The realization that Marty was grooming Adam to become a coach clicked when Adam stayed on for graduate school and realized he was earning two masters degrees: one in journalism — the art and craft of interviewing, reporting and fact-checking — and in Marty — the art and craft of exercise, training and mental strength.

“I got a better understanding as to why Marty was having me do what I did when I did,” Adam says. “This was very helpful to me as an athlete and a coach, though at that point, I was pulling in that information to be a better athlete and to have a better relationship with Marty.”

After graduation, Adam took a job publicizing youth wheelchair equipment in Atlanta. The city wasn’t what Adam thought it would be. He couldn’t stand the traffic, that it took him nearly an hour to drive home from work, being so far from his family. Yet he was at the peak of his training then, and he won the Paralympic silver medal in the 800-meter sprint at the Athens Paralympic Games in 2004. That year, when Marty stepped down as Illinois coach and Adam was offered his job at $32,000 a year, he jumped at the chance.

“Adam was the only guy I wanted for the job,” Marty says.

As coach, Adam remained a competitor. He couldn’t imagine life without racing. But combining coaching and training was harder than he had expected. He couldn’t put himself first anymore. During interval track workouts, it was better for the athletes if Adam did double the repetitions at a slower speed, allowing his athletes to draft off him. This was not so good for him. The experience put a strain on his body and he stopped getting faster.

He could better pick up mistakes an athlete makes when riding in a racing chair next to them at whatever was the athlete’s speed. This drastically diminished his own training time. Often, before races, Adam had to help an athlete fix a flat tire or offer a quick word of advice, instead of focusing on himself.

“I wanted to do Marty justice,” he says.

In the years since, Adam has recruited some of the top athletes in the country, coached world-record holders, Paralympic gold medalists, and multiple national team members. Adam was named United States Olympic Committee Paralympic Coach of the Year in 2007. With Illinois being one of only three collegiate wheelchair racing programs in the country, Adam is able to confidently say his school had a larger, stronger gathering of athletes than anywhere else, even the Olympic Training Center in Colorado Springs, Colo.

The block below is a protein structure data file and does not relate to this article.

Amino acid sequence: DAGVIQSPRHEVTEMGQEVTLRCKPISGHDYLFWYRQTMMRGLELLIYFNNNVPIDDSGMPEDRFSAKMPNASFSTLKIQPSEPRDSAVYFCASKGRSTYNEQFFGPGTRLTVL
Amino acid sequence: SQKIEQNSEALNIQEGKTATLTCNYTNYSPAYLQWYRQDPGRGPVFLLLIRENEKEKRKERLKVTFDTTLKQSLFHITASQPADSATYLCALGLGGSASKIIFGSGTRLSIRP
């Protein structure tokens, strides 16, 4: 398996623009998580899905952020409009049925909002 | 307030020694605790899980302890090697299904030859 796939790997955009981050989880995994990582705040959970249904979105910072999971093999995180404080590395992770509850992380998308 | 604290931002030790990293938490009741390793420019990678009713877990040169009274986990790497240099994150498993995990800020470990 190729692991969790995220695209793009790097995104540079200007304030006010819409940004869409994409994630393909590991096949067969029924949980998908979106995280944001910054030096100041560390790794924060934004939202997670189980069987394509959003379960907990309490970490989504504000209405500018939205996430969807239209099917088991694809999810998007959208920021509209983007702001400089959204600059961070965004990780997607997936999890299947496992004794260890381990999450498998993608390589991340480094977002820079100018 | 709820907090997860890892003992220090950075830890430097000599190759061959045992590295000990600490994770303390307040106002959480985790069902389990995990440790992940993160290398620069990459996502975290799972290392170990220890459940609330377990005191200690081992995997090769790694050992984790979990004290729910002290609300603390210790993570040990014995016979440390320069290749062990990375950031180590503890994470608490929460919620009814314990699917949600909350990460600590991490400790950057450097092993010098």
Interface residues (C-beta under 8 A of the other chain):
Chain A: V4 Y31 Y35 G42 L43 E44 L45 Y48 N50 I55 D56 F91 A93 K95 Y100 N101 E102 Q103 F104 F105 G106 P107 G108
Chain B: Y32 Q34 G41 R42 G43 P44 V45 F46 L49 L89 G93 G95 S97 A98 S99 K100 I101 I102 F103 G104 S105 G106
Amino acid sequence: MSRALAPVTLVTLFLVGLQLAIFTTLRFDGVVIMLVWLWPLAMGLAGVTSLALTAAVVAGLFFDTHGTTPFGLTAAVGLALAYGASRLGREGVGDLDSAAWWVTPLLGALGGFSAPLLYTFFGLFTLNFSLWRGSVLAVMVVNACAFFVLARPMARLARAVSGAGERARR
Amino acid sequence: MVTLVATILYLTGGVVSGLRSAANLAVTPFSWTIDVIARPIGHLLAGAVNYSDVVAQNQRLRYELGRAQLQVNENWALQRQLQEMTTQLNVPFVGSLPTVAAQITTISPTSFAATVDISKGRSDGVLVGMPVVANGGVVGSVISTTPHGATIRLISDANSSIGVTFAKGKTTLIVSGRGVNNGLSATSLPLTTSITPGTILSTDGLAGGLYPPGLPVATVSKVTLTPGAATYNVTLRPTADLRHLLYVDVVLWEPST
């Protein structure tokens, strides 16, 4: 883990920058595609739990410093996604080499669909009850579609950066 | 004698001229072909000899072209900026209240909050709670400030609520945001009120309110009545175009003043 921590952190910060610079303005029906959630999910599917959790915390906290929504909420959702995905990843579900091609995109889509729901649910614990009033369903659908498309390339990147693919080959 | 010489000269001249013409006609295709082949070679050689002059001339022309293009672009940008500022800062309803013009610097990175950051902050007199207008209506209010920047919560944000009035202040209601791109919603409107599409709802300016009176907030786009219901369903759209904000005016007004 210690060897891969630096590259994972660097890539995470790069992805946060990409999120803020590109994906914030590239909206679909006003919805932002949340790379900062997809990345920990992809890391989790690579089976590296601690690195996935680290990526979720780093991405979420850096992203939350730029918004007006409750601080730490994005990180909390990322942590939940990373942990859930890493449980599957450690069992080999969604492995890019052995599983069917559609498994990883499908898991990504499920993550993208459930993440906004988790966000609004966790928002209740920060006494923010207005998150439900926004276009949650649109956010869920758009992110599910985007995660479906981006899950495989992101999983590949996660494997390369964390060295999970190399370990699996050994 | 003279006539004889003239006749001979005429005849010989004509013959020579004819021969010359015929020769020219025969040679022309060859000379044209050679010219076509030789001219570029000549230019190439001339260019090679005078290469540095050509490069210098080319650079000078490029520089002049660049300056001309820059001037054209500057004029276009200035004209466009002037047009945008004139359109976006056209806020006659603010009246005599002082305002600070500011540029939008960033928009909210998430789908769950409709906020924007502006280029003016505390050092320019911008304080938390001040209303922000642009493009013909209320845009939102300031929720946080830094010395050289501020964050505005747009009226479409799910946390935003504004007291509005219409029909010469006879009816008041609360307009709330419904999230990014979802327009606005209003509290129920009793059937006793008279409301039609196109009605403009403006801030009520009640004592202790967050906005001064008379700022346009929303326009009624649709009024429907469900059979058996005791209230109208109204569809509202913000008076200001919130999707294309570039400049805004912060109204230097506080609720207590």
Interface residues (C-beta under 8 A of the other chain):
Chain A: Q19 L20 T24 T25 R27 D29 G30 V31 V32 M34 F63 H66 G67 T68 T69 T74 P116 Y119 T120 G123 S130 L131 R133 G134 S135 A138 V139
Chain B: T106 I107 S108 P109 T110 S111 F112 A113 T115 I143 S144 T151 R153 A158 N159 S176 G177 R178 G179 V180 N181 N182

Adam coached four athletes to world records and he brought six athletes to the 2008 Paralympic Games in Beijing, where they won 14 medals, half of the ones won by U.S. Paralympic athletes.

But Adam, who also competed, didn’t win a medal.It was frustrating for him, trying to race while coaching, trying to be in two places at once. He had been at a racing time plateau for a few years but had no time to improve. After Beijing, Adam made a choice: “I’m done with Paralympics. I’m just going to coach.”

“It’s a different sense of reward I get when my athletes achieve. It makes me feel like I made a difference in their lives, and I accomplished something great through them.”

***

Hours and hours each weekday, Adam sits in his office, coaching. He’s carrying on what Marty had started: coaching for more than just to win, evaluating athletes as individuals — their body types, personalities and individualized training regimens. He takes every coach he liked and tries to imitate their best qualities: listening to what athletes say, providing positive feedback, giving second chances. He tries to avoid the worst qualities of the coaches he disliked: yelling for no good reason, forcing an athlete to do the same exercise unsuccessfully over and over, not allowing time for fun, jokes and laughter. Adam draws his main coaching philosophy from his father, who coached Adam through elementary and middle school.

“I think about the process instead of winning,” Adam says. “If you work hard in training and in practice and are doing everything right there, then winning will take care of itself.”

***

The decision to stop racing altogether didn’t last long. Adam stopped his track and speed workouts but the road races and marathons, the miles rolling through the Champaign and Urbana country roads, he just couldn’t quit. He loved being out there pushing around hills and feeling the cool breeze. So Adam decided to keep doing distance and road races, but mostly for fun. It turned out he was able to use the strategies he implemented for his athletes on himself. He stopped pushing with a flat powerful stroke and instead went the finesse route, pushing with his fingers and thumbs. He switched his seating position, no longer resting on his butt but instead directly on his heels, for better posture and stabilization in the chair. He began getting faster for the first time in years. Adam raced in the Chicago Marathon last October and earned a bid to compete in the 2012 London Paralympics.

So he is currently with his team in London — with 10 days as a coach and one day as an athlete. Eleven current and former Illini wheelchair track athletes will represent Team USA in the Paralympics.

“I want to be there helping them achieve their goals,” Adam says of his athletes. “Watching their faces when they succeed, that’s much more exciting than winning myself.”

_Emily can be reached at [email protected] and @EmilyBayci._